141   "Full operating mode" reserves a bit of Conventional memory for XTIDE Universal BIOS variables. Disabling this will reduce the maximum number of supported IDE controllers to 2 and place the variables in a memory area reserved for IBM ROM Basic (30:0h). You should always enable this option unless:
142    # You don't need to use IBM ROM Basic or any BIOS or software that requires that memory area.
143    # You have a Tandy 1000 with 640k or less RAM (see "kiB to steal from RAM" for a way around this problem).
144    # You really need the 1k of Conventional memory that "Full operating mode" requires.
145  * kiB to steal from RAM [default=1]
146   This menu item will appear only when "Full operating mode" is enabled. Leave it at the default unless you need to enable "Full operating mode" on Tandy 1000 models with 640k or less RAM. Setting this to 33 (almost always enough) or 65 (always enough) will reserve the top of RAM to Tandy video circuitry in addition to the XTIDE Universal BIOS variables thus avoiding a conflict between the two.
147  * IDE controllers [default=1 for XT builds, 2 for AT builds]
148   Number of IDE controllers to be searched by XTIDE Universal BIOS. The maximum is 4 if "Full operating mode" is enabled. Otherwise the maximum is 2.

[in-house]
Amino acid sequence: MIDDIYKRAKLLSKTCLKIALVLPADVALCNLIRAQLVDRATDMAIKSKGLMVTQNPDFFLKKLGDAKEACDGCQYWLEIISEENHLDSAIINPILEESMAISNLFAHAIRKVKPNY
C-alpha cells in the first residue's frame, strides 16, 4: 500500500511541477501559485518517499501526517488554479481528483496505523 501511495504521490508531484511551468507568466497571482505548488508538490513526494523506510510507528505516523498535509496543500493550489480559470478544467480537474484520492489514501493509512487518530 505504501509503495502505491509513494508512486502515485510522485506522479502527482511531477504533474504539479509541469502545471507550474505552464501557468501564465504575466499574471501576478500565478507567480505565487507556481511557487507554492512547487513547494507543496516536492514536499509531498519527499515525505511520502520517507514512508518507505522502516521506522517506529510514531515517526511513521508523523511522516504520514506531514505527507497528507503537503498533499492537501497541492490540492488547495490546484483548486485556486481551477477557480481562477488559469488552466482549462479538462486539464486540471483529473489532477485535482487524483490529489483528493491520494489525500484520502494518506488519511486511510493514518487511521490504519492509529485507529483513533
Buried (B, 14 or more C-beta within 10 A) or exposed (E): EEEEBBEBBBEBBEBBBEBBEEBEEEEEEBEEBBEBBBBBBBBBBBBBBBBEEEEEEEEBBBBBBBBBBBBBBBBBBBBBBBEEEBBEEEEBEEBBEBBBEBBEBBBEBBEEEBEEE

149  * Power Management [default=Disabled]
150   This menu item opens up a submenu where you can select the amount of time before idling harddrives should enter standby mode (i.e. stop spinning). This setting applies only to drives controlled by XTIDE Universal BIOS and requires that the drive(s) supports the Power Management feature set. Harddrives that do not support Power Management (only very old drives) will just keep spinning. Note that this option will be completely ignored if the BIOS has been built without MODULE_FEATURE_SETS.
152=== Menu items on "Boot settings" submenu ===
153  * Display Mode [default=Default]
154   This setting allows you to force a display mode change before the boot menu is displayed. This setting will work even if the boot menu has been disabled and will leave the specified display mode set when booting to the OS. Forcing the display mode can be handy if you have a composite monitor (use 40 column modes for better readability) or a black&white VGA monitor (use 80 column black&white mode for better readability).